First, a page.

As we have all learned by now, though, when it comes to MS, they can’t fix us. We have to give our bodies the love they need to do their many jobs in our service. We may have to fight for them when the world tries to tear them down. I’m trying to do that now.

What Loving Your Body Means

What does it mean to love your body? I think it’s kind of the same as loving another person. Loving attitudes include admiring and appreciating all it does to keep us alive. There’s probably more activity going on inside your body right now than in all of downtown Manhattan at rush hour. 

Love means giving thanks to our bodies for allowing us to experience this world, compassion for its (our) pains and suffering, joy for the pleasures it can bring, such as food, comfort, touch, or sex. 

When we experience loss of functions we used to rely on or enjoy, love might include taking time to grieve those losses, just as we would grieve loss of a friend or relative. Then we can reach a state of acceptance and figure out how we can move on with our lives. 

Love also means doing things for the loved one. In the case of our bodies, we need to give them rest. We need to breathe calmly so our bodies get enough oxygen. We need to slow down and not live in our heads all the time. Meditation is so good for that; it focuses us on our breathing and on our bodies.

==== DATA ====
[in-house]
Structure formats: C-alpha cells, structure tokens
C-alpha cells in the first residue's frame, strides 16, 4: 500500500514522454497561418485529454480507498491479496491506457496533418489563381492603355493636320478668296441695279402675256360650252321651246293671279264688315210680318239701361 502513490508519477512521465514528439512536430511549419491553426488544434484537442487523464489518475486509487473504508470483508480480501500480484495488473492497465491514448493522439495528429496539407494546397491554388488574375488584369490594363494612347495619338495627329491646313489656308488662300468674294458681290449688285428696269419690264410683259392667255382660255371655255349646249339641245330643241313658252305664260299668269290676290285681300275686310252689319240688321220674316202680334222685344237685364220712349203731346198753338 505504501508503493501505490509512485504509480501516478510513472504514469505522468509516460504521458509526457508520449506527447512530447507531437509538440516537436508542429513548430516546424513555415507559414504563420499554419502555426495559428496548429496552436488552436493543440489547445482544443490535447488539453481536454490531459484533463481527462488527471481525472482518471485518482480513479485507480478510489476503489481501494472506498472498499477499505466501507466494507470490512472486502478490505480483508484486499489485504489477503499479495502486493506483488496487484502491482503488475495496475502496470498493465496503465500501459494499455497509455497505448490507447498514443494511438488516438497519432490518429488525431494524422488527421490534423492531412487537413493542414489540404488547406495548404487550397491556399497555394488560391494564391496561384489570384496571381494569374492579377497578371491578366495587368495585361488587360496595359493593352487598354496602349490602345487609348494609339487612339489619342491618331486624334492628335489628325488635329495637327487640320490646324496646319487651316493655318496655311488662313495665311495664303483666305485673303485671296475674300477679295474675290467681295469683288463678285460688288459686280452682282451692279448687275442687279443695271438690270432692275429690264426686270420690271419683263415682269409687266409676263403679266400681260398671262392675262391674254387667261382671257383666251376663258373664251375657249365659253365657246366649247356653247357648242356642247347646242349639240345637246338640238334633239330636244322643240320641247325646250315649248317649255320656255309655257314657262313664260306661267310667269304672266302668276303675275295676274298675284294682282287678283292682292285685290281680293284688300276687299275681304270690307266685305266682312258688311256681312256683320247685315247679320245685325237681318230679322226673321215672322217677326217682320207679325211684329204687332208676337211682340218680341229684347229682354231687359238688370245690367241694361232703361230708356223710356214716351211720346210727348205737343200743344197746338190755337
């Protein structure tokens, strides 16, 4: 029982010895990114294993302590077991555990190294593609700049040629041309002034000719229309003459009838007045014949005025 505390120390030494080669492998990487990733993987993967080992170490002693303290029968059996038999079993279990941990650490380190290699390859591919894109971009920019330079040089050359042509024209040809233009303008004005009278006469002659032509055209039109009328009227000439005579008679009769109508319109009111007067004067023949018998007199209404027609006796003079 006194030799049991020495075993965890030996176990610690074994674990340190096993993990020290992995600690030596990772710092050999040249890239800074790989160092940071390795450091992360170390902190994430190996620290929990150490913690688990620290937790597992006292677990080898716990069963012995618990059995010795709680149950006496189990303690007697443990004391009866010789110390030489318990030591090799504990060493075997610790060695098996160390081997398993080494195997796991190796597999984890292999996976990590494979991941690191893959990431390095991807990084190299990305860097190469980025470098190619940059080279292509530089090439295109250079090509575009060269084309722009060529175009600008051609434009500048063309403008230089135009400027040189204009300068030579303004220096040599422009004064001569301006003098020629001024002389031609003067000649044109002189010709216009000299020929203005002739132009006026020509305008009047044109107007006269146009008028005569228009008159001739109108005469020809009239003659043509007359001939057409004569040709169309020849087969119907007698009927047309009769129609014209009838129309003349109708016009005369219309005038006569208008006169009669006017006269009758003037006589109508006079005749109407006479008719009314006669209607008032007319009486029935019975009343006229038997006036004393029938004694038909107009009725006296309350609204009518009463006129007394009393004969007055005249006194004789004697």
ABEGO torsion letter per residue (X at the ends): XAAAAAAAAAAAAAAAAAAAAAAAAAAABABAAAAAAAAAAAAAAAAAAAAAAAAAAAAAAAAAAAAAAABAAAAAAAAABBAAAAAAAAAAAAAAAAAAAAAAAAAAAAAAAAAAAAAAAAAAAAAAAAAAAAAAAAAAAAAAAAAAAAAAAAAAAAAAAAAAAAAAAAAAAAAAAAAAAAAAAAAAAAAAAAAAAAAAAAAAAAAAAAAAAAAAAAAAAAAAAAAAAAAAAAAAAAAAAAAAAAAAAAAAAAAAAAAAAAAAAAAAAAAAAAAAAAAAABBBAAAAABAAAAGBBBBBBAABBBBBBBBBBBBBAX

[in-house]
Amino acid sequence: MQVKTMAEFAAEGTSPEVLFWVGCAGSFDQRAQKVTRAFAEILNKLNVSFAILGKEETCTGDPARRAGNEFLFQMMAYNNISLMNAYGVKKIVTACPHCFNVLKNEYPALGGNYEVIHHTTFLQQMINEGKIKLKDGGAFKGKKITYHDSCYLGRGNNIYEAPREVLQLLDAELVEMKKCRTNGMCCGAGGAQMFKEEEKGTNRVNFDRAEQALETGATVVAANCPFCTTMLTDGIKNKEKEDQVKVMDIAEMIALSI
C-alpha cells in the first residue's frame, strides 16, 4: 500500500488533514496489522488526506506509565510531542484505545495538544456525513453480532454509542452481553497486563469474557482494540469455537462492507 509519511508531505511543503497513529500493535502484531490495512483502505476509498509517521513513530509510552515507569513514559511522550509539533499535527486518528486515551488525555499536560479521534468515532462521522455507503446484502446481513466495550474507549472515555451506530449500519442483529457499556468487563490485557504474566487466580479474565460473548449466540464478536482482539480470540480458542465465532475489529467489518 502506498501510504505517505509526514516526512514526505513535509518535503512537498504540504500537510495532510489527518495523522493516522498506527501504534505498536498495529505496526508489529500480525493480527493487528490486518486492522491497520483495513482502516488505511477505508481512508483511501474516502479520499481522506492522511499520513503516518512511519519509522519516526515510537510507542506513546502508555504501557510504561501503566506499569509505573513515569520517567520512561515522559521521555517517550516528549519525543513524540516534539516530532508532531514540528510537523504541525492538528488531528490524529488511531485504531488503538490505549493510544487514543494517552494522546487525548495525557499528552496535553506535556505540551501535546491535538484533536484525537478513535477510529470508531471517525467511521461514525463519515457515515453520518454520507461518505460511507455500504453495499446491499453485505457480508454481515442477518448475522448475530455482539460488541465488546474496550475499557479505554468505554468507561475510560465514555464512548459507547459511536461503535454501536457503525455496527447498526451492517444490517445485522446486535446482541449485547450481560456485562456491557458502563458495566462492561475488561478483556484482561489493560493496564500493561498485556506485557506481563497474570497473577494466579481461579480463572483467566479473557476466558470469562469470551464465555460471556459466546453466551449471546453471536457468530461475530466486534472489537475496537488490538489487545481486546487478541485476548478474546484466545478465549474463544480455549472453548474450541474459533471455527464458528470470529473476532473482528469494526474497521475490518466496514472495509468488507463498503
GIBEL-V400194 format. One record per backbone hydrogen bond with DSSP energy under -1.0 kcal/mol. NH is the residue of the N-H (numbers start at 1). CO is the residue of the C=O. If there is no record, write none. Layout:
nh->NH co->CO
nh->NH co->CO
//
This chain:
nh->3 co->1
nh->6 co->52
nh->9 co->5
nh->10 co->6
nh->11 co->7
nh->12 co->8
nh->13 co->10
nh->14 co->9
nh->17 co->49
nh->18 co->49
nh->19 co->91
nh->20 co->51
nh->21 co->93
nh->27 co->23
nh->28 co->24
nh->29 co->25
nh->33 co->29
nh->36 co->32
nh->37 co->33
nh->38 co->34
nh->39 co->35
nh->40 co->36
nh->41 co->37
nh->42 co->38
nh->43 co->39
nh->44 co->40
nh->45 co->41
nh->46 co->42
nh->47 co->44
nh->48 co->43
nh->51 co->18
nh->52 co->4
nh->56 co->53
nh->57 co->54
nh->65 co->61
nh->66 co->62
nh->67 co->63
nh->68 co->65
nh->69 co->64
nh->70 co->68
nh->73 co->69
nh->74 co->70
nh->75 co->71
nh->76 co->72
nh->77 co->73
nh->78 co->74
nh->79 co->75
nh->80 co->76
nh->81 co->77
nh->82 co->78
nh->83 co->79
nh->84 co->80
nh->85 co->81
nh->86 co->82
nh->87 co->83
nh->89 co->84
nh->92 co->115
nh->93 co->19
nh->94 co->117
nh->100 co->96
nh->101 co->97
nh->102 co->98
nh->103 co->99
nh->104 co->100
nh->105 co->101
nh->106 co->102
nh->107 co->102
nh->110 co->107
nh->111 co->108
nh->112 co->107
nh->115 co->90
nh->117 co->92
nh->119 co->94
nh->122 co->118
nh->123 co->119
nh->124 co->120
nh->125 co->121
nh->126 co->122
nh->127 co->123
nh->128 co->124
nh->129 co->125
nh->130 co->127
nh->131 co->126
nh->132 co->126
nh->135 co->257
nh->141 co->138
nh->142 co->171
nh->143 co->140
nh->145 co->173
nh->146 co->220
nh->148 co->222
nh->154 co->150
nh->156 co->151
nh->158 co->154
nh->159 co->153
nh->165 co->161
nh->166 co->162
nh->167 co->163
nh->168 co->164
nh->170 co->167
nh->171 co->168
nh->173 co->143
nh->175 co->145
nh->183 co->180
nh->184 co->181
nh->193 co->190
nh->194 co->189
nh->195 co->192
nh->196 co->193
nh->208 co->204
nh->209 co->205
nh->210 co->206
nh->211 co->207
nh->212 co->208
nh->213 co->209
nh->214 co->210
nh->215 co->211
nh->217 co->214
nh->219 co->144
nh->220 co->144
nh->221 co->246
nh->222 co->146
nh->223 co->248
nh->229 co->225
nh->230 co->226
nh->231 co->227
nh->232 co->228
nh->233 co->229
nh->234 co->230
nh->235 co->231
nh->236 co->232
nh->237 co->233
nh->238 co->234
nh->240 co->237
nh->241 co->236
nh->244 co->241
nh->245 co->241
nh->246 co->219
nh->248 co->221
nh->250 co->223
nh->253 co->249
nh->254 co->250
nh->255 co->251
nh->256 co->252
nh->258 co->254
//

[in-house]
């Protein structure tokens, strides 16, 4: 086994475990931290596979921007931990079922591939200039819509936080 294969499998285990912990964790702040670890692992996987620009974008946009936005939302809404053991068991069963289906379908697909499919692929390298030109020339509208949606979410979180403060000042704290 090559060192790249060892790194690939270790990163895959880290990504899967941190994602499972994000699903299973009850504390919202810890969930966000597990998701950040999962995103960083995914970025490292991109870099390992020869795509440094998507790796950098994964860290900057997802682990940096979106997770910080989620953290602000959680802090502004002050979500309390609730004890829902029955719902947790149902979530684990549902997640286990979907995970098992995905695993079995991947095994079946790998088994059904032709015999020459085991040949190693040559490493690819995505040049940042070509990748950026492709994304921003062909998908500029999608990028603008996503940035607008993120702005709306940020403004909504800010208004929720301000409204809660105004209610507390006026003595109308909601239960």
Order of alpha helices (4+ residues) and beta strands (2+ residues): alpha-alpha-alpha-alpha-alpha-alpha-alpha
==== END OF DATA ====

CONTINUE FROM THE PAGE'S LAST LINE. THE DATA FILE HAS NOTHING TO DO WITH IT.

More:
We need to make our bodies comfortable, like having comfortable chairs, beds, work areas, and wearing comfortable clothes.

Touch is a way to show love. If you can pay for an occasional massage, that’s a good investment. Or maybe loved ones can rub your shoulders and neck. Or massage your own feet and legs (a suggestion from a 99-year-old neighbor.) I find it really helps.

Bodies need to move. Move them as much as you comfortably can. If a particular part can’t move on its own, maybe we can move it passively. Gentle exercises are great – they’re the only kind I can do. Modified qi gong or yoga or chair exercises are good if you can’t do more.